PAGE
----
“Selected Poems” covers the best of Gwendolyn Brooks‘ poetry from her first book in 1944 up to 1963. It is vibrant, amusing, angry, always insightful – sometimes formal, sometimes experimental, always rich, always quotable. To me (with British sensibilities) this is some of the greatest American poetry of the 20th century, on a par with Frost and cummings.
Born in 1917, Brooks’ poetry dealt with the real world – the black experience in Chicago and throughout the US, with a strong feminine sensibility. The opening poem “kitchenette building” of her first book (A Street in Bronzeville, published 1945) sets the tone:
We are things of dry hours and the involuntary plan,
Grayed in, and gray. “Dream” makes a giddy sound, not strong
Like “rent,” “feeding a wife,” “satisfying a man.”
But could a dream send up through onion fumes
Its white and violet, fight with fried potatoes
And yesterday’s garbage ripening in the hall,
Flutter, or sing an aria down these rooms
Even if we were willing to let it in,
Had time to warm it, keep it very clean,
Anticipate a message, let it begin?
We wonder. But not well! not for a minute!
Since Number Five is out of the bathroom now,
We think of lukewarm water, hope to get in it.
Dreams and reality were both important in her upbringing. Her father had given up on medical school and become a janitor in order to get married and raise a family. Her mother was a school teacher and concert pianist. Reading and recitation were high priorities in the family, and Brooks started writing poetry very early. Four of her poems were published in a local paper when she was 11, and her mother encouraged her, saying ”You are going to be the lady Paul Laurence Dunbar.” Material was all around her, and she dealt with it unflinchingly. The second poem in the book was called, with deliberate irony, “the mother”. It begins:
Abortions will not let you forget.
You remember the children you got that you did not get,
The damp small pulps with a little or with no hair,
The singers and workers that never handled the air.
Children in several poems are trying to find their place in the world. “a song in the front yard” begins:
I’ve stayed in the front yard all my life.
I want a peek at the back
Where it’s rough and untended and hungry weed grows.
A girl gets sick of a rose.
Brooks uses form very fluently, choosing form for the mood of the poem: from near nursery rhyme:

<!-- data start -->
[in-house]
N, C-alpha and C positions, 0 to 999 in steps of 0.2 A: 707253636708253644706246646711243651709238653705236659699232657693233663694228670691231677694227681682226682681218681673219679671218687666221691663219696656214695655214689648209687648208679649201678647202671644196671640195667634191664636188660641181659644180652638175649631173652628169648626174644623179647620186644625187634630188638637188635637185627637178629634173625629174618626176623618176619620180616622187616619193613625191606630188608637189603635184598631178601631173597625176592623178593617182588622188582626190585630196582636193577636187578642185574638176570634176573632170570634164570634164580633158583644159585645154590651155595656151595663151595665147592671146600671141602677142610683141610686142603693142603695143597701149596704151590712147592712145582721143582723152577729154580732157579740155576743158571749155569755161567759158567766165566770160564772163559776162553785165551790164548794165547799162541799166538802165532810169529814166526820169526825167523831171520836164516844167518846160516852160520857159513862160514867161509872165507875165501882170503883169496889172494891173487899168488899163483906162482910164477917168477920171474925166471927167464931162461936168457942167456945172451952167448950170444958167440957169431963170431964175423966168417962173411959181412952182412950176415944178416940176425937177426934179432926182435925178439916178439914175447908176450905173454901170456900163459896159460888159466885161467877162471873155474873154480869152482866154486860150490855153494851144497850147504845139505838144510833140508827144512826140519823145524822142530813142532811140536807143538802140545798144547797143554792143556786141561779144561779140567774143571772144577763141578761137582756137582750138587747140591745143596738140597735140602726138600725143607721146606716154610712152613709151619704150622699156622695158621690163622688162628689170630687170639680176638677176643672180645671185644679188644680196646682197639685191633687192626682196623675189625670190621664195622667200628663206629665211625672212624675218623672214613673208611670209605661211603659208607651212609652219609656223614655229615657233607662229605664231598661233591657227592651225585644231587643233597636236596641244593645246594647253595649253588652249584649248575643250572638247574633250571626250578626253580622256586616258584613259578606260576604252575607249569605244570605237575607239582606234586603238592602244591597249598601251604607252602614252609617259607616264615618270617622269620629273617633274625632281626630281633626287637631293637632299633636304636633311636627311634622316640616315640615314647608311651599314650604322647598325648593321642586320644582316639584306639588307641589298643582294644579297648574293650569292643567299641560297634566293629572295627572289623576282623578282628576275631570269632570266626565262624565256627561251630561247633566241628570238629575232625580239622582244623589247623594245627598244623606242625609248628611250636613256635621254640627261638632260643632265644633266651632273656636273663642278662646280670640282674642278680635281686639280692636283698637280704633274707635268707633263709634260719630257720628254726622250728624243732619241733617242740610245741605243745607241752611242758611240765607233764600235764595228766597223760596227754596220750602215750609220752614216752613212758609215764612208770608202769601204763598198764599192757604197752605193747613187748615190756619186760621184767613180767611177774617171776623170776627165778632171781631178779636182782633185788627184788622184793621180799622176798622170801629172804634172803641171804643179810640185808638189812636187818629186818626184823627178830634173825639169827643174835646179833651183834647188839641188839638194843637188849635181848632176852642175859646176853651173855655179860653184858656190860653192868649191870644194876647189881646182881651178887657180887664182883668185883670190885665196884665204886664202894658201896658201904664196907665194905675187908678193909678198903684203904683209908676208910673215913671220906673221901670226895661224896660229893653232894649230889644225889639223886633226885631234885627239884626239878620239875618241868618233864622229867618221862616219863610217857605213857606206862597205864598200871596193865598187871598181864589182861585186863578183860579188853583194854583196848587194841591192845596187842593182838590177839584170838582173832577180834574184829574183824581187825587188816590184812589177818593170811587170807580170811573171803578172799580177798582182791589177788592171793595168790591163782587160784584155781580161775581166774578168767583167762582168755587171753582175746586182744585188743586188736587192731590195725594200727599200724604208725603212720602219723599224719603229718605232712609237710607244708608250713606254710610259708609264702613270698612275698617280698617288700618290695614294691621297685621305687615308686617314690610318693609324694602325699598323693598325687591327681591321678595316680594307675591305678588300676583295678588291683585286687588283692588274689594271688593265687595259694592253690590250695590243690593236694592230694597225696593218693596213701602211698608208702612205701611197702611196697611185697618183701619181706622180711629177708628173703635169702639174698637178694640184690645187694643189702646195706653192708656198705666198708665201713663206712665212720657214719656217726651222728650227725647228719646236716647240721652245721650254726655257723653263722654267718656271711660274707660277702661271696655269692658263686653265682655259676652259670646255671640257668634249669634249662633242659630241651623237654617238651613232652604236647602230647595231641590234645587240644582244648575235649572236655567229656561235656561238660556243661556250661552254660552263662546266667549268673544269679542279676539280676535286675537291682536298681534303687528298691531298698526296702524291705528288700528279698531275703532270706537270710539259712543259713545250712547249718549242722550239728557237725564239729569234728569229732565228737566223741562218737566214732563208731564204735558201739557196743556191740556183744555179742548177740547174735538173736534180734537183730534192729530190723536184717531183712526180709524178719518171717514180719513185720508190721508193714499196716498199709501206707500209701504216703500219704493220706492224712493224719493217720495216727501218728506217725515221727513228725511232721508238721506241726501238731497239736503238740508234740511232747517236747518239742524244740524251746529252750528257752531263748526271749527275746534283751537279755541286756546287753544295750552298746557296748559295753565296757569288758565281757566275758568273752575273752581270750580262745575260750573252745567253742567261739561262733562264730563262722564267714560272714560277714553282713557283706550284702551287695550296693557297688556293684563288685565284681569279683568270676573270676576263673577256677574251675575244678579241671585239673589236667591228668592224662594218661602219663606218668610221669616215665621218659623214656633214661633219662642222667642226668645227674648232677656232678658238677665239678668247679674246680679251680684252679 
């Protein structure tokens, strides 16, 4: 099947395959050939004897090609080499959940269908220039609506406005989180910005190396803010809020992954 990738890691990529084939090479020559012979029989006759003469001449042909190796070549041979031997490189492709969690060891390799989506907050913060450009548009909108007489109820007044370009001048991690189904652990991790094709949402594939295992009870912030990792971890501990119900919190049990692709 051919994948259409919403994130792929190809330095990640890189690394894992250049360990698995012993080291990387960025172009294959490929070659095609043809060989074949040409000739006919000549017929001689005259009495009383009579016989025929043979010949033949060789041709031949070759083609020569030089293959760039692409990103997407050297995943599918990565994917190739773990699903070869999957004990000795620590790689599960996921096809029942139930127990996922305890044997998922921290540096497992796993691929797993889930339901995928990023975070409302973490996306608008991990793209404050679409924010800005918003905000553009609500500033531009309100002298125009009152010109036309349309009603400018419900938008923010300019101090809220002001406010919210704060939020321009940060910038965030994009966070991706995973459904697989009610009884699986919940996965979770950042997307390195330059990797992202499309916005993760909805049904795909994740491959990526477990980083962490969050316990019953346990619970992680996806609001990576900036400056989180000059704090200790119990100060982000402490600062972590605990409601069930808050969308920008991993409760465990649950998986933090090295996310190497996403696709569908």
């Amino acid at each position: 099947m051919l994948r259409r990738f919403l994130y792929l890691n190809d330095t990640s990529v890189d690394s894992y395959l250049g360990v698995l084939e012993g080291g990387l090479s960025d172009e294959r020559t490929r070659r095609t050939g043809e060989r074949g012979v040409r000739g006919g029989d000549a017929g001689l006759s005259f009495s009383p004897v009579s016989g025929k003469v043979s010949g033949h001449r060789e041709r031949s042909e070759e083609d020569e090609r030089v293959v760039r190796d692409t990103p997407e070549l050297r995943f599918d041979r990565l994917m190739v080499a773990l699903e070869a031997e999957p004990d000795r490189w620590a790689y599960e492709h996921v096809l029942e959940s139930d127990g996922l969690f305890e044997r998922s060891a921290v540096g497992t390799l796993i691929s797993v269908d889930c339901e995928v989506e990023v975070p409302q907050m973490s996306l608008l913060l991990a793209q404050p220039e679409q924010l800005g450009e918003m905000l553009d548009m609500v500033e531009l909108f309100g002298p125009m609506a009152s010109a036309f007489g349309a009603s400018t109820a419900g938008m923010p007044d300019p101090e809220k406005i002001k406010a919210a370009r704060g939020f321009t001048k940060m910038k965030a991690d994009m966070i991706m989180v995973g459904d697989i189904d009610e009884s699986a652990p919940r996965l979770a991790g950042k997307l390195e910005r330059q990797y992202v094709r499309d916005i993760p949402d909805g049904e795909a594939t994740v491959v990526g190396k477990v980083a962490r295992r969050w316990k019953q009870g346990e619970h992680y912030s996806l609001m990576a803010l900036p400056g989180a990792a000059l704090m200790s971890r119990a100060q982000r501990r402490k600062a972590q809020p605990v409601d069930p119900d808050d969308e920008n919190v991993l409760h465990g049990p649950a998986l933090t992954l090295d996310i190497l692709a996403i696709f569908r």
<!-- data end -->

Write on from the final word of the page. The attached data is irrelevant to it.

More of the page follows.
Maud went to college.
Sadie stayed at home.
Sadie scraped life
With a fine-toothed comb.
to pages of iambic pentameter with frequent rhyme for “The Sundays of Satin-Legs Smith”:
Inamoratas, with an approbation,
Bestowed his title. Blessed his inclination.
And this first volume ends with a dozen sonnets, all with slant (or near) rhyme. It was wartime, but the issues of race were in the military as elsewhere. One of the sonnet titles barely needs its poem: “the white troops had their orders but the Negroes looked like men”.
“A Street in Bronzeville” brought her two years of Guggenheim Fellowships and other awards. Her second book, “Annie Allen” made her the first black writer to win a Pulitzer Prize in any category. Next came a novel, then a volume of poetry for children, and then in 1960 her third book of adult poetry, “The Bean Eaters”:
They eat beans mostly, this old yellow pair.
Dinner is a casual affair.
Plain chipware on a plain and creaking wood,
Two who are Mostly Good.
Two who have lived their day,
But keep on putting on their clothes
And putting things away.
Remembering, with twinklings and twinges,
As they lean over the beans in their rented back room that is full
of beads and receipts and dolls and cloths, tobacco
crumbs, vases and fringes.
Civil rights. Mississippi. Arkansas. That all became part of her poetry, moving on from Chicago. The lynching of Emmett Till. The integration of a high school by the Little Rock Nine. All in her poems:
And true, they are hurling spittle, rock,
Garbage and fruit in Little Rock.
And I saw coiling storm a-writhe
On bright madonnas. And a scythe
Of men harassing brownish girls.
(The bows and barrettes in the curls
And braids declined away from joy.)
I saw a bleeding brownish boy…
The lariat lynch-wish I deplored.
The loveliest lynchee was our Lord.
This review can’t even mention all the truly memorable poems in the book, but it covers enough to show Brooks’ range of styles and interests. She became increasingly active in black issues, and she continued to write and to rack up awards and prizes, up until her death in 2000. But this “Selected Poems” only goes up to 1963 because she left her original publisher, Harper & Row, in order to work with a black start-up publisher in Detroit. Not a problem. This “Selected Poems” alone places Gwendolyn Brooks in the very forefront of American poetry.